FutureFive NZ - The final showdown: The 30 day MacBook Pro challenge week 4 - did a Windows user become a Mac convert?

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The final showdown: The 30 day MacBook Pro challenge week 4 - did a Windows user become a Mac convert?

This is the final week of the series that asks if a Windows user can become a Mac convert in 30 days (click here for week 1, here for week 2 and here for week 3). And it’s time for the big faceoff as I put Windows and Mac head to head. First in build, then in the operating systems.

MacBook Pro vs notebook build

This is an unfair category because Apple products are built in the same way, whereas the various PC/notebook manufacturers vary wildly in both quality, price bracket and specs.

MacBook Pro: You get exactly what you see on a demo machine in any tech store. But there is no customisation. You do have to pay extra on an already rather high price tag for the accessories, but chances are if you can afford a MacBook, you can afford to buy the accessories too. It took a lot of adjusting to the keyboard and trackpad; but luckily Apple provided an external keyboard that felt better to work with.

The Touch Bar is nice for image editing in apps like Photoshop but in truth I haven’t really used it beyond basic functionalities like brightness. In fairness, I never really used the F keys that much on any keyboard anyway.

Windows-based notebooks: You can take more time to do your research and drill down into the things such as RAM, keyboard style, design, specs, graphics and portability for something that works best for you, rather than factory-produced and rigid systems. I would never want to be locked into buying only a couple of devices just to run an OS so Windows-based vendors win this round.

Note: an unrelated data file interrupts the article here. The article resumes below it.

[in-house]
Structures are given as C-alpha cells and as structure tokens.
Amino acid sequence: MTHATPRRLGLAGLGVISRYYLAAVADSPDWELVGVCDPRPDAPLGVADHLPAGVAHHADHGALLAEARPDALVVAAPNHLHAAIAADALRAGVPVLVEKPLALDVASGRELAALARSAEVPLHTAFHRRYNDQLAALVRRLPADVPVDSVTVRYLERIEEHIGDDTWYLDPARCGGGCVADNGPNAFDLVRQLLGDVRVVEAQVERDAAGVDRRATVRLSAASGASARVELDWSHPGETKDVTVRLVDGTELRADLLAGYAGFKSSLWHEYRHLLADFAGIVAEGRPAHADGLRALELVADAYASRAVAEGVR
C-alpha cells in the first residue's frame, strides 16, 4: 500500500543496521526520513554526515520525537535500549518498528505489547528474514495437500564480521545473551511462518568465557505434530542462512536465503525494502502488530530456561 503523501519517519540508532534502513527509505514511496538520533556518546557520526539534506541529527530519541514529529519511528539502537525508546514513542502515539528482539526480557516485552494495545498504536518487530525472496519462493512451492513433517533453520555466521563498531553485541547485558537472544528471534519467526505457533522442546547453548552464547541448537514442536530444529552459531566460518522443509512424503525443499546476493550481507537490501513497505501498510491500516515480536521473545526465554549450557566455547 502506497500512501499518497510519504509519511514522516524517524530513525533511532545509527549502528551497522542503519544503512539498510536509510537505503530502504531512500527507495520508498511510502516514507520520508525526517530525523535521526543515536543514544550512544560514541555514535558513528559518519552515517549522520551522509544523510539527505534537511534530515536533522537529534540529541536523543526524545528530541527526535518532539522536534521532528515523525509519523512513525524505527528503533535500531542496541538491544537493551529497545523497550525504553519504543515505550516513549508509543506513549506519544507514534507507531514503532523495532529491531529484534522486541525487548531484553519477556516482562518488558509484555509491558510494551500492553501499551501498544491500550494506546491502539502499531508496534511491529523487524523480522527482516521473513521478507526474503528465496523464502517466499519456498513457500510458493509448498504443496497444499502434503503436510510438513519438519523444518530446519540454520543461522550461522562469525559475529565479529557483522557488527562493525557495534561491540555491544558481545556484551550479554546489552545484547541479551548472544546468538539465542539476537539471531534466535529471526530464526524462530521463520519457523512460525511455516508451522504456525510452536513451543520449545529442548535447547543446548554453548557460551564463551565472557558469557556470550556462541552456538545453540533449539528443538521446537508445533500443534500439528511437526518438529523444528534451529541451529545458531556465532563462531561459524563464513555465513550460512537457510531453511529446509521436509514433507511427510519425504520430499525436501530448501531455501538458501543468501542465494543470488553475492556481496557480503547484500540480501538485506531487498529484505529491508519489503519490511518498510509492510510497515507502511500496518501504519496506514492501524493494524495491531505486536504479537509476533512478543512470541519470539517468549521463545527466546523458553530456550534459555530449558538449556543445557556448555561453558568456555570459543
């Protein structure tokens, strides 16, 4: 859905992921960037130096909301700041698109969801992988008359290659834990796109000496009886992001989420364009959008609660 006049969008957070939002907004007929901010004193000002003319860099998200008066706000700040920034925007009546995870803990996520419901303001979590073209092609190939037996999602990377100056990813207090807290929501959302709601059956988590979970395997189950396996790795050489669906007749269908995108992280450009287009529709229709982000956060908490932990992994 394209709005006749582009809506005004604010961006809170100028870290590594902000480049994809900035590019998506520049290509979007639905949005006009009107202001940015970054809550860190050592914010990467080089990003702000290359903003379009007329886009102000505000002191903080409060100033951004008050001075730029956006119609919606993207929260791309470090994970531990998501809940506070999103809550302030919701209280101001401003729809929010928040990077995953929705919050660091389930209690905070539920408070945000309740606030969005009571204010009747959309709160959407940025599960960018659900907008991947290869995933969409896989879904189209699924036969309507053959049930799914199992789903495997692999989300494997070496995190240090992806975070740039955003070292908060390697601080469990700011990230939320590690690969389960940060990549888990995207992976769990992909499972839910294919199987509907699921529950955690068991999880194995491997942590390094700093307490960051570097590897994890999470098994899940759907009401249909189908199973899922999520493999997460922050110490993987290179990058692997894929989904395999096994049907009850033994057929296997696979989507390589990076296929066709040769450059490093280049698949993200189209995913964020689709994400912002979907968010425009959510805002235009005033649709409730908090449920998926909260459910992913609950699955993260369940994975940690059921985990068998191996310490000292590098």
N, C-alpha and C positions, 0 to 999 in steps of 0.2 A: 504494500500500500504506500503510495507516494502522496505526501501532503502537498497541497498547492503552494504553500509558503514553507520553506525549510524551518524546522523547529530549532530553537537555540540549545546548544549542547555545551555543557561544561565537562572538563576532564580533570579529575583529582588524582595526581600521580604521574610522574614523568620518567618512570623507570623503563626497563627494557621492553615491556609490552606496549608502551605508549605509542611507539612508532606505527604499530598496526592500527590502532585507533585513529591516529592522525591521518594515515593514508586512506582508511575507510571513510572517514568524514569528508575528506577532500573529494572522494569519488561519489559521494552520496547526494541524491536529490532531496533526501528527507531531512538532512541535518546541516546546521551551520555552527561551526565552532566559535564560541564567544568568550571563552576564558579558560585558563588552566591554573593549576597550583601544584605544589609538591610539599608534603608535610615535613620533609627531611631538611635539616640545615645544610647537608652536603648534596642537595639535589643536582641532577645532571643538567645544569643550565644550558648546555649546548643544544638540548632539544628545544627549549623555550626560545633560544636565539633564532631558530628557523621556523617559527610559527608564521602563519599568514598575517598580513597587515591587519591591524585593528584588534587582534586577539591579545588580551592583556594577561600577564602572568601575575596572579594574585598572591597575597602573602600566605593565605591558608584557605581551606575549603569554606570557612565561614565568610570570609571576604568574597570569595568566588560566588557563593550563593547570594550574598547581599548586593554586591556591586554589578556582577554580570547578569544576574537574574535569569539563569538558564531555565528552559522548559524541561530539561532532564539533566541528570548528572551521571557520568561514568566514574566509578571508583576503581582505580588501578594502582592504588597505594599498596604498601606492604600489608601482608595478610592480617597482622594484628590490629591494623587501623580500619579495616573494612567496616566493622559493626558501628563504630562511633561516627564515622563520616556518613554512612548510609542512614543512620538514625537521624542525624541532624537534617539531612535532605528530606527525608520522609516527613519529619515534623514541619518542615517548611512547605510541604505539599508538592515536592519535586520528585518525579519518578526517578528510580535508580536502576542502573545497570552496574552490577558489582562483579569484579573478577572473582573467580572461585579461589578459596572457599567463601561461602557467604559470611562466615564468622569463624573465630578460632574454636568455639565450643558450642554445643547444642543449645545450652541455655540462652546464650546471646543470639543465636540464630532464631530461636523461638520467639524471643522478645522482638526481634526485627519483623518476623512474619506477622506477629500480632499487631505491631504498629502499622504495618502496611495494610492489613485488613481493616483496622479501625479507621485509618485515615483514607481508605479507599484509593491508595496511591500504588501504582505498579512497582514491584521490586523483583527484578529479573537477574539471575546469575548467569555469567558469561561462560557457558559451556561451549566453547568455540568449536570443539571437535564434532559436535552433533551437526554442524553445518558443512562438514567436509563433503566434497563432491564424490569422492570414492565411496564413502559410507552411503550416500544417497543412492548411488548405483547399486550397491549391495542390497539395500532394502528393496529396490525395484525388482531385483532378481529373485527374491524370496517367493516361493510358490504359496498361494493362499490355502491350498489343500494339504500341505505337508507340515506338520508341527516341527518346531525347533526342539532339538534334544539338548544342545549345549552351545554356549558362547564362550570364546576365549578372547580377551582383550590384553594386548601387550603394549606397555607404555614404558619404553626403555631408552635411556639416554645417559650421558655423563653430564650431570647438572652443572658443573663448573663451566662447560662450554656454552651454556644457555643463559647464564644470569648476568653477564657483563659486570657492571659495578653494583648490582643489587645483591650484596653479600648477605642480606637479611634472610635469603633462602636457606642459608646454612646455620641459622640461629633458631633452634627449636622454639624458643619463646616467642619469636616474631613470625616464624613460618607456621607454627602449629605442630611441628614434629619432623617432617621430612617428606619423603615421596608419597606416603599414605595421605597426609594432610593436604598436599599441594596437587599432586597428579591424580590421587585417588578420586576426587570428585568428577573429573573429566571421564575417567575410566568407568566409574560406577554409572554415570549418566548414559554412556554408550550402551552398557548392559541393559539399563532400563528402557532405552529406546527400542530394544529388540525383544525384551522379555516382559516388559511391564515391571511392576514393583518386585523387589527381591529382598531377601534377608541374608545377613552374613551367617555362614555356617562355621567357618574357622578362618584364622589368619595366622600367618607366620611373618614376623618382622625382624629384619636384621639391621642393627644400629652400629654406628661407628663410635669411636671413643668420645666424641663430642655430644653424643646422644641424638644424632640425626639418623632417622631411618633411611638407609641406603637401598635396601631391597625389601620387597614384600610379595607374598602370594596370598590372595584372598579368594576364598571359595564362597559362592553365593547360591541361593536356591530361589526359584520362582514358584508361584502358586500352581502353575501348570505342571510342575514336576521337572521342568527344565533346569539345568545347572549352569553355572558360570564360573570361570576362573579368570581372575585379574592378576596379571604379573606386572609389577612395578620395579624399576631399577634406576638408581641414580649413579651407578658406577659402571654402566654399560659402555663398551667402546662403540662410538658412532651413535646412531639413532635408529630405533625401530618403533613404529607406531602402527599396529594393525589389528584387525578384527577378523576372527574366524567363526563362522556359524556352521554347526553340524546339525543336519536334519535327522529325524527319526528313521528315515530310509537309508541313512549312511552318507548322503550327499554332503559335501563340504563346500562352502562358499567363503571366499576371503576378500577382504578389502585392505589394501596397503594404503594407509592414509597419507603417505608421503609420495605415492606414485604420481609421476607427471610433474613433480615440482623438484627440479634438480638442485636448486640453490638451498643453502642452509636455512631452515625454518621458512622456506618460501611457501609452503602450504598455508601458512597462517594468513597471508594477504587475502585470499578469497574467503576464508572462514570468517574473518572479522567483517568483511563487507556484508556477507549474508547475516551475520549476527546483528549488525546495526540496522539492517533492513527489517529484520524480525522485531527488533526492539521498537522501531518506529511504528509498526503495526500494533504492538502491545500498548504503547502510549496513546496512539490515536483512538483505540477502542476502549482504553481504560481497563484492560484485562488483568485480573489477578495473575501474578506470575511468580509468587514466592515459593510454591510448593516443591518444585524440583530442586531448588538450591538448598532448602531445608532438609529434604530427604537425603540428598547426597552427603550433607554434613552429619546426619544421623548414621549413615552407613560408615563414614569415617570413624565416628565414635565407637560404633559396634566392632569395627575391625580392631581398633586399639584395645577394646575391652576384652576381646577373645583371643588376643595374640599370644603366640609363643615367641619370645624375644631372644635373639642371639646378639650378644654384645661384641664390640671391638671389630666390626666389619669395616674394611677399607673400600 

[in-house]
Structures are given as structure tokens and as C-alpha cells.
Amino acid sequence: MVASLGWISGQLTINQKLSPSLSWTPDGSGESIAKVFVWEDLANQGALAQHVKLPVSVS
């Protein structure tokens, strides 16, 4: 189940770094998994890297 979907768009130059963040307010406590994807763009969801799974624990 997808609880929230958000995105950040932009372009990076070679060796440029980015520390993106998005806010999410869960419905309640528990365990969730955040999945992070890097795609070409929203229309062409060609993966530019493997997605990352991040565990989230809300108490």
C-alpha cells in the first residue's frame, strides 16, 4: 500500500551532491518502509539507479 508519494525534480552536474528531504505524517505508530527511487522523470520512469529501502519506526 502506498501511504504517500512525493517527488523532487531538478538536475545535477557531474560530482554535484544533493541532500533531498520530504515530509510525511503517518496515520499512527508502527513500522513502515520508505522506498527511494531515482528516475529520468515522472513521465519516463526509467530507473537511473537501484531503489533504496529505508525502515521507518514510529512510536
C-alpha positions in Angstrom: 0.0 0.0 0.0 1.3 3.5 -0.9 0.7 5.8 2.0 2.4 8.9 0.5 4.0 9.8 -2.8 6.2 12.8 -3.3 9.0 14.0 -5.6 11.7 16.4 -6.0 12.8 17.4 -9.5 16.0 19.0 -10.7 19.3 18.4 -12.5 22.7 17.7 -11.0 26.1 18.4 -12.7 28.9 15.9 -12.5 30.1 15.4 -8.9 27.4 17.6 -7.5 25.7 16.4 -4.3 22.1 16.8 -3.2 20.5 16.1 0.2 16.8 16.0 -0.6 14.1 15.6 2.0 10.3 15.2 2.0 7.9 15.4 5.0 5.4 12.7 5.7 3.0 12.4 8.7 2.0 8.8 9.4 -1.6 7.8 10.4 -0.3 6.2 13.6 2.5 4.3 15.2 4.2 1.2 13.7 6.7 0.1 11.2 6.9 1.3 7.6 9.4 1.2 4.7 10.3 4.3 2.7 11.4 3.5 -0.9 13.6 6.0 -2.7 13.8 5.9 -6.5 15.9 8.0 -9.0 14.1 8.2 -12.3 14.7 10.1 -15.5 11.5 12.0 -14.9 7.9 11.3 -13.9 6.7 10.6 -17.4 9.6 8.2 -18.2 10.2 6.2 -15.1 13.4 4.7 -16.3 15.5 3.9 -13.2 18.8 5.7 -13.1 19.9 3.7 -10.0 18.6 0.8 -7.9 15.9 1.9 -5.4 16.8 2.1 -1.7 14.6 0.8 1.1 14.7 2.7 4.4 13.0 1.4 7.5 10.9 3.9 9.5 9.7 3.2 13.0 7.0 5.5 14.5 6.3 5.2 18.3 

The dongle mess

MacBook Pro: Fail. I can understand putting a few USB C ports on a notebook to encourage people to switch to newer technology, but putting ALL ports as USB C really stuffs it if you want to use a humble USB stick or connect an external monitor. It is an inconvenience and eyesore to have a bulky dongle plugged in just to connect a single peripheral. 

This is a good lesson for PC manufacturers: If you’re gonna implement USB C, do it slowly, include traditional USB ports and try not to alienate those of us who aren’t ‘hip’ enough to catch up right now. Not all of us are early adopters or the early majority.

MacOS Sierra vs Windows 10

MacOS Sierra: Despite a couple of glitches here and there, the operating system itself hasn’t given me any troubles in terms of system updates. It’s also user friendly once you know your way around. It is, however, something that doesn’t quite have the amount of user settings and customisation that I would have liked, but it’s an OS and it does what it should do. System upgrades are free so you'll never have to buy a new OS again.

Windows 10: Yes, Microsoft is forcing the ‘upgrades’ on everyone, and yes there are a heap of privacy issues (some of which are easier to turn off if you know how), Windows 10 is a best that takes some getting used to. I am one of those people who loved Windows 7, and I far prefer it to Mac OS or Windows 10. The upgrades from Windows 7 and 8 were also free however those wanting to purchase Windows 10 licences for their older PCs or those buying PCs out of the box may still be shelling out the dough.